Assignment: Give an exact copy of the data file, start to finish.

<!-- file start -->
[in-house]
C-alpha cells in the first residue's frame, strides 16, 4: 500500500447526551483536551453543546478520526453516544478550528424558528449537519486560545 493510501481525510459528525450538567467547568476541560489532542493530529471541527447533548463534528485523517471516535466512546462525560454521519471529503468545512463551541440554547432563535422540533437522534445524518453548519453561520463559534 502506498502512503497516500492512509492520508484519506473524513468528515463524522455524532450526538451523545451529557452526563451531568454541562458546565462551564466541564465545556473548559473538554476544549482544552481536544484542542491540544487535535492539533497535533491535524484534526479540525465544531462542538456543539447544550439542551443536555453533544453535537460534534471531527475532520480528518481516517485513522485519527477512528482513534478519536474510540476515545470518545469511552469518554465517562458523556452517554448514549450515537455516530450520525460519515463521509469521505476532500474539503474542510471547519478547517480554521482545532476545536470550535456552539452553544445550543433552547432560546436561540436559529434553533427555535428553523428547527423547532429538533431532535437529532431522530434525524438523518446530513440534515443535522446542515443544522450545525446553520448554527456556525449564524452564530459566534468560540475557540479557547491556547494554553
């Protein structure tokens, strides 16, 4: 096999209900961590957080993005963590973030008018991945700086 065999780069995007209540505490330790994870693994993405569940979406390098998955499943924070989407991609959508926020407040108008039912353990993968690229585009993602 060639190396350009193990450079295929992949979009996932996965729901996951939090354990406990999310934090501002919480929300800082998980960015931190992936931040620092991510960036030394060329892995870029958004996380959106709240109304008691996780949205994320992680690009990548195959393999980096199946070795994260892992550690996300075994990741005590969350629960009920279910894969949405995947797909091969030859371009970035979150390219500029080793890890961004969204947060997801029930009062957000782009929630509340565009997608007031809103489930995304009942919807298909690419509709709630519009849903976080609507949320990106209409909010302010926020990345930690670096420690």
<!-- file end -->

[in-house]
C-alpha cells in the first residue's frame, strides 16, 4: 500500500447526551483536551453543546478520526453516544478550528424558528449537519486560545 493510501481525510459528525450538567467547568476541560489532542493530529471541527447533548463534528485523517471516535466512546462525560454521519471529503468545512463551541440554547432563535422540533437522534445524518453548519453561520463559534 502506498502512503497516500492512509492520508484519506473524513468528515463524522455524532450526538451523545451529557452526563451531568454541562458546565462551564466541564465545556473548559473538554476544549482544552481536544484542542491540544487535535492539533497535533491535524484534526479540525465544531462542538456543539447544550439542551443536555453533544453535537460534534471531527475532520480528518481516517485513522485519527477512528482513534478519536474510540476515545470518545469511552469518554465517562458523556452517554448514549450515537455516530450520525460519515463521509469521505476532500474539503474542510471547519478547517480554521482545532476545536470550535456552539452553544445550543433552547432560546436561540436559529434553533427555535428553523428547527423547532429538533431532535437529532431522530434525524438523518446530513440534515443535522446542515443544522450545525446553520448554527456556525449564524452564530459566534468560540475557540479557547491556547494554553
């Protein structure tokens, strides 16, 4: 096999209900961590957080993005963590973030008018991945700086 065999780069995007209540505490330790994870693994993405569940979406390098998955499943924070989407991609959508926020407040108008039912353990993968690229585009993602 060639190396350009193990450079295929992949979009996932996965729901996951939090354990406990999310934090501002919480929300800082998980960015931190992936931040620092991510960036030394060329892995870029958004996380959106709240109304008691996780949205994320992680690009990548195959393999980096199946070795994260892992550690996300075994990741005590969350629960009920279910894969949405995947797909091969030859371009970035979150390219500029080793890890961004969204947060997801029930009062957000782009929630509340565009997608007031809103489930995304009942919807298909690419509709709630519009849903976080609507949320990106209409909010302010926020990345930690670096420690």